9. For those of you that only comment on blog posts involving frogs.... here you go. I had a frog in my house last night. I know. This is really not a big deal. I am not scared of frogs. But what I have come to realize is that I am scared of the unpredictability of frogs. If you leave them alone, they may just sit there and eath the mosquitoes, or they may jump in your bed and make it all slimy. Either way. There was a frog in my house. Not a dry warty one that moves slow. A sleek, green-brown, slimy one...with an impressive jump range. Anyway. I went through many scenarios.
1. Shoo him out? (and risk him jumping around and hiding.)
2. Smash him? (this is typically what the Haitians do. but I try to avoid amphibian guts when possible.)
3. Electrocute him with my suprisingly powerful mosquito raquet? (this got a few votes from people who were supporting me through this hazard on skype, but I decided against it.)
4. Allow him to co-habitate and hope that he eats mosquitoes and does not make my bed slimy.

I eventually opted for option 4. Jumping frogs are just too risky. Eventually he made the mistake of coming into the open on the floor. I captured him in a random cup that I had, but then I got distracted and forgot about him until this morning. By that time he had given up on life.  Poor froggie, I didn't mean to kill you.

10. I really think I should be exempt from writing a tenth fact. numbers 8 and 9 were long drawn out stories with way more details than necessary. Sorry. Also, I think I might develop carpal tunnel syndrome from typing too much. I think I may take bets on who thinks I'll start showing symptoms... this could be a fun game. Let me know what you think.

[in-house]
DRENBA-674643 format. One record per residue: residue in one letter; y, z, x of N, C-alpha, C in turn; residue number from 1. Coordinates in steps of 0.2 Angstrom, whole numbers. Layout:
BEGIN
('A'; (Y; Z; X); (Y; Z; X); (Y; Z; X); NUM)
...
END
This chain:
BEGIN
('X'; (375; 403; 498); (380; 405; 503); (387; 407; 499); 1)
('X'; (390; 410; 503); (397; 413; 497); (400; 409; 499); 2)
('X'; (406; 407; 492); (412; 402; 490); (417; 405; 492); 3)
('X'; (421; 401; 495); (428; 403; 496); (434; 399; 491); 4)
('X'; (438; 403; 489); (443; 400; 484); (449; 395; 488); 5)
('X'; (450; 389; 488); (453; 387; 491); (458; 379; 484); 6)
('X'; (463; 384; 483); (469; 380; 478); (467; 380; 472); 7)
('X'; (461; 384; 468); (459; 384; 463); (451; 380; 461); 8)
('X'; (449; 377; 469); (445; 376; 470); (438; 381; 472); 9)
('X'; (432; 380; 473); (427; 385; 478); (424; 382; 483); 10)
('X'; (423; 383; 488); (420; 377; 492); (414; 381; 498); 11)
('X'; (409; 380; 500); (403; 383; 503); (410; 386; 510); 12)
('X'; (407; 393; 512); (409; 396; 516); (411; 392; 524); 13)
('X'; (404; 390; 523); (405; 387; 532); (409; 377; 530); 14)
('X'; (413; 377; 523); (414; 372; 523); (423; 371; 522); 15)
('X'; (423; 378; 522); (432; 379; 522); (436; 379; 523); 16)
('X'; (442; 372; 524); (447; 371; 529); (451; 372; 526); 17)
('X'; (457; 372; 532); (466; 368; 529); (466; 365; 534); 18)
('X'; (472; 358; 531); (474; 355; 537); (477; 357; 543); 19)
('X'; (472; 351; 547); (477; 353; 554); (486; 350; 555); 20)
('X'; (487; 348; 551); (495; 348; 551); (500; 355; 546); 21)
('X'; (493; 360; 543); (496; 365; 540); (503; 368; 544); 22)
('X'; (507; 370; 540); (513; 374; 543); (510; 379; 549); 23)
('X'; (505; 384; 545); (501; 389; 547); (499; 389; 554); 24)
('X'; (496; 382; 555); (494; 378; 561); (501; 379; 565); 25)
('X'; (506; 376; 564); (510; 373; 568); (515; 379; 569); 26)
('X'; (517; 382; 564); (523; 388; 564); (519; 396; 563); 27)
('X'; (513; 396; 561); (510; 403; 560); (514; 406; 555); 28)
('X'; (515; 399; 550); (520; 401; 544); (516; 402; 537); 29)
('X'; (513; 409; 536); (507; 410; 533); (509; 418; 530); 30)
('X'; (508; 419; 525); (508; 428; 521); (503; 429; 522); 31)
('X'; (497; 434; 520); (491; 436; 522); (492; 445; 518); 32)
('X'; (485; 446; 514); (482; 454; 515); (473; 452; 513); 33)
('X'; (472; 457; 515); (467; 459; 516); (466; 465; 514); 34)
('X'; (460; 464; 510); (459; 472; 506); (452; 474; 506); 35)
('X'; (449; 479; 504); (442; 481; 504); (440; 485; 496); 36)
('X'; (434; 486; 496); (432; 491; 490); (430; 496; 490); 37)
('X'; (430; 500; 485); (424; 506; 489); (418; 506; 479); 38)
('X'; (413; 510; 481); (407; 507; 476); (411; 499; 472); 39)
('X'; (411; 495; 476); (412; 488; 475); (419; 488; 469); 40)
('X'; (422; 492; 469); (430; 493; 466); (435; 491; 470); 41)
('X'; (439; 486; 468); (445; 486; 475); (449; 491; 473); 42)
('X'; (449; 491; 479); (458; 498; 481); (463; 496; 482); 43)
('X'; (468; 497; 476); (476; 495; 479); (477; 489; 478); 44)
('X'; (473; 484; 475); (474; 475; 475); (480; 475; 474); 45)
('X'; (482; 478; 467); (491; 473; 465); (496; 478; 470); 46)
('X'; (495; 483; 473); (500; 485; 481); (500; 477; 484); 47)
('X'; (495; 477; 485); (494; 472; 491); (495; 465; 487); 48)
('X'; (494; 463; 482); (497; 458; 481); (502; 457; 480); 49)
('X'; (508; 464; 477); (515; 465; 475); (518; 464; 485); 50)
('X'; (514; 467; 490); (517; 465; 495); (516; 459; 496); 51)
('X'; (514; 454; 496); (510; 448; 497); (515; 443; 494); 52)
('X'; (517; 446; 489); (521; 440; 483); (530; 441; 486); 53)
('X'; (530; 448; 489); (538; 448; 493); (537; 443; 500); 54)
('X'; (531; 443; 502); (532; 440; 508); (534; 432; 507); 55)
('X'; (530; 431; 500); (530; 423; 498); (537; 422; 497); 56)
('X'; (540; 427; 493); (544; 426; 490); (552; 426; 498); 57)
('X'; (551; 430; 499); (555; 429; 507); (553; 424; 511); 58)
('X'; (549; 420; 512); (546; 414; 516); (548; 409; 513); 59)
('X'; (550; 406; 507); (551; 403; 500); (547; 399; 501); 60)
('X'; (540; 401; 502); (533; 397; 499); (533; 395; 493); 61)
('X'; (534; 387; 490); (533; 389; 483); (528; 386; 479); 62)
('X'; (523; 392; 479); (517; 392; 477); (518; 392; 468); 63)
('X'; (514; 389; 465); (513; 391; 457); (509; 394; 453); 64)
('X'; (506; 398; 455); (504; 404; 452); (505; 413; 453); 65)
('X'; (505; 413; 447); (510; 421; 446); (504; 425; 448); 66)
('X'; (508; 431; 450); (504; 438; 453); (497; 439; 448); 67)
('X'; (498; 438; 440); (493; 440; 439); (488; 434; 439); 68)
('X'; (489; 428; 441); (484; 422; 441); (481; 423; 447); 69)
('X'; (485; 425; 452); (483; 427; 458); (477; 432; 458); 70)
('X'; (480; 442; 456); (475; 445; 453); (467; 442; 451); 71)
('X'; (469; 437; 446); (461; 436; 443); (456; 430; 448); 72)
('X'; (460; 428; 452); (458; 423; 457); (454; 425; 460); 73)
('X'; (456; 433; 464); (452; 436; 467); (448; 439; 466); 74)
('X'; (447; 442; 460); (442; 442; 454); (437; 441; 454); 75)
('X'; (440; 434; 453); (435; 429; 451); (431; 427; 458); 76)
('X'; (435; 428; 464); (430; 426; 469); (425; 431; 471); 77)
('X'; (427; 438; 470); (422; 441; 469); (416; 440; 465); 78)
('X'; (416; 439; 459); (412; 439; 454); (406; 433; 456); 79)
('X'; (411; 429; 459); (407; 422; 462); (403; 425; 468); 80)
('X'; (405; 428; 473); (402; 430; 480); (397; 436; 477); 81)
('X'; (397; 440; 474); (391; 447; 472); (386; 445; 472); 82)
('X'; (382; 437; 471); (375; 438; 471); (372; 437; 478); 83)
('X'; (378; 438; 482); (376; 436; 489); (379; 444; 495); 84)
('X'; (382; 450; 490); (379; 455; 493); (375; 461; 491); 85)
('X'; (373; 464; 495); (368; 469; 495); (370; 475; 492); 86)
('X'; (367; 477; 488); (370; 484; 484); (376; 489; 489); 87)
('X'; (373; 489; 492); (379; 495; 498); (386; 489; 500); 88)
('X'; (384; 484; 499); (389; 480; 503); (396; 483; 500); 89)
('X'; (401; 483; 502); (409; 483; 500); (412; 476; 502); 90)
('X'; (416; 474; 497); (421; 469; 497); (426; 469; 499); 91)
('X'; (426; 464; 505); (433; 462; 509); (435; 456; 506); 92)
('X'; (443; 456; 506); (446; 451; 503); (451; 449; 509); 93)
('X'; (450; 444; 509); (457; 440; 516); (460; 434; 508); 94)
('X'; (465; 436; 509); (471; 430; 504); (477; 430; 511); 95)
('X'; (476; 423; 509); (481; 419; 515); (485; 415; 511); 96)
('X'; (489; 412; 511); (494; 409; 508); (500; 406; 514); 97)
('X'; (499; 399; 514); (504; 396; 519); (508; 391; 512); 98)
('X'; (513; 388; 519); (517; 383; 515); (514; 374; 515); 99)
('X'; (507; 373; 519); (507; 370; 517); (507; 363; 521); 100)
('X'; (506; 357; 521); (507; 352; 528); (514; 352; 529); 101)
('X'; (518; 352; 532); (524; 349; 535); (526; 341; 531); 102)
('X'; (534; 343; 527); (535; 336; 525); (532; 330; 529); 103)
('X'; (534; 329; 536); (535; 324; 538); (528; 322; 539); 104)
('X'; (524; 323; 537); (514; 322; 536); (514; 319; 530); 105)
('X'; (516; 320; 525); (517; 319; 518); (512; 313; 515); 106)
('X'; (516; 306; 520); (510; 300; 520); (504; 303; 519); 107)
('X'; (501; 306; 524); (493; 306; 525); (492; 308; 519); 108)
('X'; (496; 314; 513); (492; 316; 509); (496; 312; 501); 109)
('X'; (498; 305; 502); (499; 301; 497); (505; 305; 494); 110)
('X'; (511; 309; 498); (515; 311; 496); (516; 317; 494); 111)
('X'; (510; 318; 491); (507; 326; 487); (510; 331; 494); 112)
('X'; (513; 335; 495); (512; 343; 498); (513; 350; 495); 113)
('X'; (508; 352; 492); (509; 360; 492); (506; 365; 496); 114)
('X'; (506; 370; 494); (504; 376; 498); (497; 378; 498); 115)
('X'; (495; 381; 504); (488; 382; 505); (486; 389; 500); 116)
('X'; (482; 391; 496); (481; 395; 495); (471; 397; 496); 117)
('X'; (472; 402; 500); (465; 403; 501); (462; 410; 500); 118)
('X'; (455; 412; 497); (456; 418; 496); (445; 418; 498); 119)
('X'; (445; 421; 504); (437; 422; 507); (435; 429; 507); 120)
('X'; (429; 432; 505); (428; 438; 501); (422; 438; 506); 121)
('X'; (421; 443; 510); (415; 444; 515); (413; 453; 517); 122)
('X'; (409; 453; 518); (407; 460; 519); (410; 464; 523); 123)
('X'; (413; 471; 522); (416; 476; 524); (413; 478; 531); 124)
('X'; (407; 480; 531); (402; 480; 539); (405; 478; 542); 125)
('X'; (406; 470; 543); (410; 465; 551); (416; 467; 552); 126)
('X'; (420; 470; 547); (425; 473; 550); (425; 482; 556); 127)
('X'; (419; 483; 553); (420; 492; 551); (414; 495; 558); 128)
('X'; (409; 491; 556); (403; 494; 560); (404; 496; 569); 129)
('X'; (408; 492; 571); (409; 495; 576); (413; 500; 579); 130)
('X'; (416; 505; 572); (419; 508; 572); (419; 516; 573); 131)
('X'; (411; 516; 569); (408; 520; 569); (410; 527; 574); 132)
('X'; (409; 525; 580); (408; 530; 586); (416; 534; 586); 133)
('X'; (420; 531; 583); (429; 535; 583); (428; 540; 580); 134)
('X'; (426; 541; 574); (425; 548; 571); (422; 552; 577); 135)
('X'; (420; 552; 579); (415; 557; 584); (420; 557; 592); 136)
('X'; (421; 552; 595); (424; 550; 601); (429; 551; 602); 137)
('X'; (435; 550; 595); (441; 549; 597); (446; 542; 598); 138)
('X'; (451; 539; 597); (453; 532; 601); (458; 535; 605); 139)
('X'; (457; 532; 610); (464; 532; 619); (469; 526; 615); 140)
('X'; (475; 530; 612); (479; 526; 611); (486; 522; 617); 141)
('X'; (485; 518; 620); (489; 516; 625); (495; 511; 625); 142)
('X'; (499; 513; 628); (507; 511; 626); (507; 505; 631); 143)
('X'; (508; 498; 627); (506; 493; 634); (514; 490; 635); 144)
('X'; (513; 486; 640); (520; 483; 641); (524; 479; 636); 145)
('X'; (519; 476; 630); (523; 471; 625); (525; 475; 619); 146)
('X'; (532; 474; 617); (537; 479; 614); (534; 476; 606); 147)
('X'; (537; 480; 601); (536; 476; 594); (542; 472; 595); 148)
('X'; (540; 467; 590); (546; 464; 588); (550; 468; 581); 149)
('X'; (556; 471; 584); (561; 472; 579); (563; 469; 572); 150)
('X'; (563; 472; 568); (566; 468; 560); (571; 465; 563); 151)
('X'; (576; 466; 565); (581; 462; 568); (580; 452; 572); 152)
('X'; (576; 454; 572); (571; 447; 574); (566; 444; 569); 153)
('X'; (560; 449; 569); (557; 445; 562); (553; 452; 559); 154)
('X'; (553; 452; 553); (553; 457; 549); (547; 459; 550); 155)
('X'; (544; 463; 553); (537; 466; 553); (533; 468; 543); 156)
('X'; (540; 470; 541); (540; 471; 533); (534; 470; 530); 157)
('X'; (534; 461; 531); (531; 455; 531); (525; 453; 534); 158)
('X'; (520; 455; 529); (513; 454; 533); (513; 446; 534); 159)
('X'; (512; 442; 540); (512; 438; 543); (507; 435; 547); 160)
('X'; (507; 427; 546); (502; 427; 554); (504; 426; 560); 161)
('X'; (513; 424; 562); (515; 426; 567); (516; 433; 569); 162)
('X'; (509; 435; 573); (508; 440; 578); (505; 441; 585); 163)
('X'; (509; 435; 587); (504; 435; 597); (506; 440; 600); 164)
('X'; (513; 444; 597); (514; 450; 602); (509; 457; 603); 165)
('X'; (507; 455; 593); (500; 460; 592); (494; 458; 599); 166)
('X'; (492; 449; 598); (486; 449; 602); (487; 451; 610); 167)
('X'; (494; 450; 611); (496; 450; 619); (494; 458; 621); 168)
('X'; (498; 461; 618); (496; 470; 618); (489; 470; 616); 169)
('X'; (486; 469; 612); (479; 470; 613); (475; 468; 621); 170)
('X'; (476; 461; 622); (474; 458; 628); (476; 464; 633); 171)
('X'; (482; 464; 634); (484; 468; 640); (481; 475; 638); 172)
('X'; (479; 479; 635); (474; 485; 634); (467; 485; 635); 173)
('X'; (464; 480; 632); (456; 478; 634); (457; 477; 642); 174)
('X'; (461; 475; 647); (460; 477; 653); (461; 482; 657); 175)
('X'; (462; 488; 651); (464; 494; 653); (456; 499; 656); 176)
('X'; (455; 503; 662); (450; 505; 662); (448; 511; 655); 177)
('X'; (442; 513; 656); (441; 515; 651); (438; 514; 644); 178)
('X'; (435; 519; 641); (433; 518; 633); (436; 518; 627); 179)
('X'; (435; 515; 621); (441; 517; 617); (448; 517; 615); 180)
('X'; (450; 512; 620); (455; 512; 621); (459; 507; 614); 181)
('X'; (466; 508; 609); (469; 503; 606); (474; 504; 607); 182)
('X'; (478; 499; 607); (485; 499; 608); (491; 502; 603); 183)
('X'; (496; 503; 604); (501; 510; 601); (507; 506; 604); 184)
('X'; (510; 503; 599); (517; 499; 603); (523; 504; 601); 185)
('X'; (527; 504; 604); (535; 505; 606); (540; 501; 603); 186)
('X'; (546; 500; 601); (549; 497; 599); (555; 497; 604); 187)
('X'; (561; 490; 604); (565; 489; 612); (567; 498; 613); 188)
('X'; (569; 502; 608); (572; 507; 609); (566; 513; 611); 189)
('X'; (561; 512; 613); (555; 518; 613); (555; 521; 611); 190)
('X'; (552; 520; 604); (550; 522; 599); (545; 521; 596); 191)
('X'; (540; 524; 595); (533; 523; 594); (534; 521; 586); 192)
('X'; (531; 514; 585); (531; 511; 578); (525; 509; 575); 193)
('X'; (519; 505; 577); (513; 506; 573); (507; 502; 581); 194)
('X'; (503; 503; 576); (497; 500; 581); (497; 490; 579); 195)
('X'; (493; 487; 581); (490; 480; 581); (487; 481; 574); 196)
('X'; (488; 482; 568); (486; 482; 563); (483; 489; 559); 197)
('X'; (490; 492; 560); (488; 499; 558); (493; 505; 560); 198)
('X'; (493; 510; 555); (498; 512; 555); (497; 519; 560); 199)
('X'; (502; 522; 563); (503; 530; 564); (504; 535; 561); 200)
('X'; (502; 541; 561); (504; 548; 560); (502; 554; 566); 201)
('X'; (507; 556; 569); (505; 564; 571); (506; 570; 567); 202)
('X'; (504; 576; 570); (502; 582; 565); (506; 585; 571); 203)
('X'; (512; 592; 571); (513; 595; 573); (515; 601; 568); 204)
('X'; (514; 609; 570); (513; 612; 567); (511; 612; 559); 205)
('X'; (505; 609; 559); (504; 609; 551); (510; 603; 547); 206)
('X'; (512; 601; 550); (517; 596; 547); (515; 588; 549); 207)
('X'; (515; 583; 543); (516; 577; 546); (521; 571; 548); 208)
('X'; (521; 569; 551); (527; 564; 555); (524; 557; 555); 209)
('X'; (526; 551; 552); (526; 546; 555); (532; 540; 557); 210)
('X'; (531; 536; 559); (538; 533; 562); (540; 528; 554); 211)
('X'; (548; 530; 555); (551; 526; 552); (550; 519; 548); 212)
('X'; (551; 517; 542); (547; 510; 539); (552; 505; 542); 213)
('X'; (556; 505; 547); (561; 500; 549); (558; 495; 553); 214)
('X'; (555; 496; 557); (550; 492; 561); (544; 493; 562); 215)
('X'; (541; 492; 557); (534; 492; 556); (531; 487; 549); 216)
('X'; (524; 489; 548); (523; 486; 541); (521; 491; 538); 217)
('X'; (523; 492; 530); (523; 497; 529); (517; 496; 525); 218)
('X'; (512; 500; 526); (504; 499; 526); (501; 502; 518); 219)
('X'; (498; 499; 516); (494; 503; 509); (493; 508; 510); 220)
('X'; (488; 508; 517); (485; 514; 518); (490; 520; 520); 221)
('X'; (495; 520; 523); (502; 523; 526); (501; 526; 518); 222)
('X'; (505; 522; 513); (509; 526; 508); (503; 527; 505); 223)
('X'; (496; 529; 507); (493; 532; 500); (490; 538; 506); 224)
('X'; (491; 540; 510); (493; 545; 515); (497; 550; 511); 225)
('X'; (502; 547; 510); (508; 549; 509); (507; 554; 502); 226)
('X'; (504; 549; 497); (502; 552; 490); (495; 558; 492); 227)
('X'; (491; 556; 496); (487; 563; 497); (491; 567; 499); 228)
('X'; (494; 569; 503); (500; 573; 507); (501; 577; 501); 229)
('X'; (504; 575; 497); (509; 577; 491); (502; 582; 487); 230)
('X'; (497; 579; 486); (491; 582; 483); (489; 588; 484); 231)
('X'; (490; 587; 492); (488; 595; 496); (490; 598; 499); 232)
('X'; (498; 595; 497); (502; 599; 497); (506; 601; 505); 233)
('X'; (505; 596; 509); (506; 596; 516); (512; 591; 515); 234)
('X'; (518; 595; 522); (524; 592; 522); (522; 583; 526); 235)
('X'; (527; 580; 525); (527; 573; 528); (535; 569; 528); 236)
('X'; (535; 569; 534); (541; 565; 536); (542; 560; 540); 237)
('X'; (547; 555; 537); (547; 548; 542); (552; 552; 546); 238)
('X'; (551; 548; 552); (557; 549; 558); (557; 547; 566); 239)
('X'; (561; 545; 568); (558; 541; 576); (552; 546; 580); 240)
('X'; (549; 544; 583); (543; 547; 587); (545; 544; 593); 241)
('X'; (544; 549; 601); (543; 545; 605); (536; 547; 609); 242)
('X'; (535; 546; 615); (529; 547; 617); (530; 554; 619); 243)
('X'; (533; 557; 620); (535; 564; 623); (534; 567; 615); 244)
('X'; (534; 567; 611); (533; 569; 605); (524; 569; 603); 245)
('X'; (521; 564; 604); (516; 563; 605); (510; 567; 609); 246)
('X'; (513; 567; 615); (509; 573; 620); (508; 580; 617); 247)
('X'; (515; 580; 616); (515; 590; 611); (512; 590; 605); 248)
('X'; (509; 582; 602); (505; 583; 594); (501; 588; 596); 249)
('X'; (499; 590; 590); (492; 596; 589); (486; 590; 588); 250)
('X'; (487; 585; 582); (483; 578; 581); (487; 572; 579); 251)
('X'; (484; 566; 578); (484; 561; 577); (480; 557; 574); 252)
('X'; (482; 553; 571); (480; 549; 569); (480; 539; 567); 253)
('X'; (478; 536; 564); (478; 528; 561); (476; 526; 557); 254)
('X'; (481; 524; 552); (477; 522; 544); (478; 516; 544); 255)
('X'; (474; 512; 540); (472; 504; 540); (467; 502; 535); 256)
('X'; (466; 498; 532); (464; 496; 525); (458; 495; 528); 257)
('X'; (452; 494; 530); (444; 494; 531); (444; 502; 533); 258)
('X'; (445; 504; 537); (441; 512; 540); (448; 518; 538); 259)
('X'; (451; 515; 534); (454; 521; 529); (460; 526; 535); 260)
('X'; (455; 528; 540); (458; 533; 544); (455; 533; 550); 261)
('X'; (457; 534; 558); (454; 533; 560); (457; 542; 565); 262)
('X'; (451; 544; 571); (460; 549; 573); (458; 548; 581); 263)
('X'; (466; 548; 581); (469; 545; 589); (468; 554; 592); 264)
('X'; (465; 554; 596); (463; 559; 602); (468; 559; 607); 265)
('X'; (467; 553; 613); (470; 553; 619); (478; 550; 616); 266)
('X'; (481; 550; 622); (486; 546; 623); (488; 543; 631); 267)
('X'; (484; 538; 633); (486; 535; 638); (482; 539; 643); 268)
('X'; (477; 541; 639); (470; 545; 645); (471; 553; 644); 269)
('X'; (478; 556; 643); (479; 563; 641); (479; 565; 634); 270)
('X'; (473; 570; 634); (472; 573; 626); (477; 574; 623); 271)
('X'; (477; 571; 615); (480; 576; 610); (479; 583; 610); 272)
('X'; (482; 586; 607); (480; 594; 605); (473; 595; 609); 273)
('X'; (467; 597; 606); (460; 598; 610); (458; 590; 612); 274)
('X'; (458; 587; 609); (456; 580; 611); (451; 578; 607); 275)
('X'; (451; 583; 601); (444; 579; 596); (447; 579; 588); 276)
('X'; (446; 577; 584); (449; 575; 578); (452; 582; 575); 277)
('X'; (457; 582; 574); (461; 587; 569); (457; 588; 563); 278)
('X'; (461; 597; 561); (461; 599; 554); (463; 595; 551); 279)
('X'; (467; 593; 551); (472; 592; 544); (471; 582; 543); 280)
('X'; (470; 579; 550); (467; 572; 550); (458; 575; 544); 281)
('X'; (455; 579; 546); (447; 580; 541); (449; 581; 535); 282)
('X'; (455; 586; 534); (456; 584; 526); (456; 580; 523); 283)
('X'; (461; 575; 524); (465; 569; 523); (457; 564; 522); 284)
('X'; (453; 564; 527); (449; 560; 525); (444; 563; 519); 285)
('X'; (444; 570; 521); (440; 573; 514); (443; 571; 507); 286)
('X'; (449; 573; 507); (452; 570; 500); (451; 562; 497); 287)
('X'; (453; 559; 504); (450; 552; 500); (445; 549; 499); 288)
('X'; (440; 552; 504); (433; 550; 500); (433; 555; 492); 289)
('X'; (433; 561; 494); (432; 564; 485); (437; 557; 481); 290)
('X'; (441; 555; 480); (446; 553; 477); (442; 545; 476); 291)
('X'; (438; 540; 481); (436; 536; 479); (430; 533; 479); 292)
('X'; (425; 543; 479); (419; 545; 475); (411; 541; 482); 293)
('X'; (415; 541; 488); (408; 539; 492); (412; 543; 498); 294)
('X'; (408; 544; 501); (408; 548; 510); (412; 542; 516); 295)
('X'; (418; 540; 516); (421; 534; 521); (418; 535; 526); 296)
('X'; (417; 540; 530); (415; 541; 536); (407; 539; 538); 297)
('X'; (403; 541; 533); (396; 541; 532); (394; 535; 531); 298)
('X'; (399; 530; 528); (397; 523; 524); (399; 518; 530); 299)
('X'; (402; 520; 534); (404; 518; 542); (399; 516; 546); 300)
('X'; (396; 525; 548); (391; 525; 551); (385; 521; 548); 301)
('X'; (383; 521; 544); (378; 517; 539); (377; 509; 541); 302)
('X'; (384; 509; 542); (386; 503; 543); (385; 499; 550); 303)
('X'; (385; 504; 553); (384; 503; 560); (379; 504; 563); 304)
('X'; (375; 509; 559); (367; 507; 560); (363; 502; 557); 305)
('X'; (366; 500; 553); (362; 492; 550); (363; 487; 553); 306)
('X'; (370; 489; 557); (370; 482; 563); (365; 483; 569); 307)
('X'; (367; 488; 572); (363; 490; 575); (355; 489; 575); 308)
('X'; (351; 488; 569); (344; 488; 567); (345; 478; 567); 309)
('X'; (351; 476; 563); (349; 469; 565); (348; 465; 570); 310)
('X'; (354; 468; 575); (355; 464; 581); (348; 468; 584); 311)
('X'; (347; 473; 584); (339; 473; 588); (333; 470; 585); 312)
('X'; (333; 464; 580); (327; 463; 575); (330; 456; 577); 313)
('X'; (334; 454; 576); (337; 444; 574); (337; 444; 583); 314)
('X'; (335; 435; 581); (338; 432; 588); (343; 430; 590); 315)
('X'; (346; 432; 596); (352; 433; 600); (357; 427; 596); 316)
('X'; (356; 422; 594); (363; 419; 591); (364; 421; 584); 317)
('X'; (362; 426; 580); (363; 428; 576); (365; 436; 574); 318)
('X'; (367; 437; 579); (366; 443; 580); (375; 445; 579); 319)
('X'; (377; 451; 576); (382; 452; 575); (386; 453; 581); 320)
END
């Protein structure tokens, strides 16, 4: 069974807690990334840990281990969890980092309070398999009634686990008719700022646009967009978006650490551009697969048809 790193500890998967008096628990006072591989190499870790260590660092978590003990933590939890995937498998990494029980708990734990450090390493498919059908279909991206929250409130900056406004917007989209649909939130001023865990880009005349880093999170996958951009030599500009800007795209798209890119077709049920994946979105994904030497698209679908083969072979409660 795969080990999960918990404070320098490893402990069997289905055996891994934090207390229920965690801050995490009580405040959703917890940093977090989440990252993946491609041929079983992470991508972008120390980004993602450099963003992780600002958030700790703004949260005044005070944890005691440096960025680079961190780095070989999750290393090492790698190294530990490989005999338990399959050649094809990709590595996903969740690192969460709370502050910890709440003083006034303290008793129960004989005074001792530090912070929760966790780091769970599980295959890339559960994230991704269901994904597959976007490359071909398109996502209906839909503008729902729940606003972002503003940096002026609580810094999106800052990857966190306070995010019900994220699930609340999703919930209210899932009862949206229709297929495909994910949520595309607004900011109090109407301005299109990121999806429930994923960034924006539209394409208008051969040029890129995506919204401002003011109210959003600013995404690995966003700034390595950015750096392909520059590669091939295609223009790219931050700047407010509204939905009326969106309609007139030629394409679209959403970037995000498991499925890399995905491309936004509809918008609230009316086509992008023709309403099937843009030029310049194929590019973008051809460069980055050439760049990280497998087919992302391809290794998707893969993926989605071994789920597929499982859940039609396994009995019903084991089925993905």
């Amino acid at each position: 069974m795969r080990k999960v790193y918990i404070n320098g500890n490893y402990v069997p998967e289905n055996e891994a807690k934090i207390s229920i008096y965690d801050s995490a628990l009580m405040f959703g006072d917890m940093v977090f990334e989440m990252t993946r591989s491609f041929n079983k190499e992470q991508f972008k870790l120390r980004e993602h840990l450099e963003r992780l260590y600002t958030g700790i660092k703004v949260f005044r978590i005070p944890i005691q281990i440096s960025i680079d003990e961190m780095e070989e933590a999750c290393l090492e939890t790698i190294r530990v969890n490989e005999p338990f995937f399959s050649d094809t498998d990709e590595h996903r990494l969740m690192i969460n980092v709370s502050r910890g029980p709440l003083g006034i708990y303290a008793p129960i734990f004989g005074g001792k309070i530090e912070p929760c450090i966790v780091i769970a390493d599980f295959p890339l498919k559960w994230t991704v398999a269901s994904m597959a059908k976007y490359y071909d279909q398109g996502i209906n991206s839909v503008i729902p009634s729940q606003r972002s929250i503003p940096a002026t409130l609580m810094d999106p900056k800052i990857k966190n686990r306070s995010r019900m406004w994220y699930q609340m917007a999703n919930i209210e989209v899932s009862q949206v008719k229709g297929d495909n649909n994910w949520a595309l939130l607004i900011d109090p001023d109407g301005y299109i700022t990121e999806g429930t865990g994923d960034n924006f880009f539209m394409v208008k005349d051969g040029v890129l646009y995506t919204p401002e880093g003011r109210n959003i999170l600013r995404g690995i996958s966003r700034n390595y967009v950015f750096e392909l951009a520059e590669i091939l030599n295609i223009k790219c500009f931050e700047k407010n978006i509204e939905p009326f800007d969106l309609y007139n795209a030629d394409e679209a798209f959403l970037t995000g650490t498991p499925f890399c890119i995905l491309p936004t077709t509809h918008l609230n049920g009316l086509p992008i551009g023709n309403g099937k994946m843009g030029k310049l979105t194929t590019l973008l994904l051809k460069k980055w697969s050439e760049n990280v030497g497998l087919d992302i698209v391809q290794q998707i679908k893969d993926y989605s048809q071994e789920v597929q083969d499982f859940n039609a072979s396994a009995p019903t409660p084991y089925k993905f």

Happy Tuesday everyone!


Bondye beni nou anpil!

Ok, I don't know why, but tiny, grey haired Haitian men have got to be the most adorable people ever. You can look at thier eyes and know that so much life has been lived in them.
I have two men that I want to tell you about. They have both stolen my heart and made me love this country even more.

Tonight I was sitting on my porch just wasting time on facebook. I saw Tancred walking my way. There was no reason for him to be over by my house since he always sits at the gate, and he usually isn't around at this time of the evening. I walked over to where he was and asked him what was going on, assuming there must be a problem. We began talking, and I'm still not sure if there was a problem or not, but nevertheless we got it settled. And then he began to tell me about how he was not happy that I was here all alone. So he decided he was going to sit and talk to me until the night guards got there. We talked for a while about nothing in particular. In case you don't remember, this is the man whom we were able to bless with a house in February. I asked him how his new house was and if he liked it.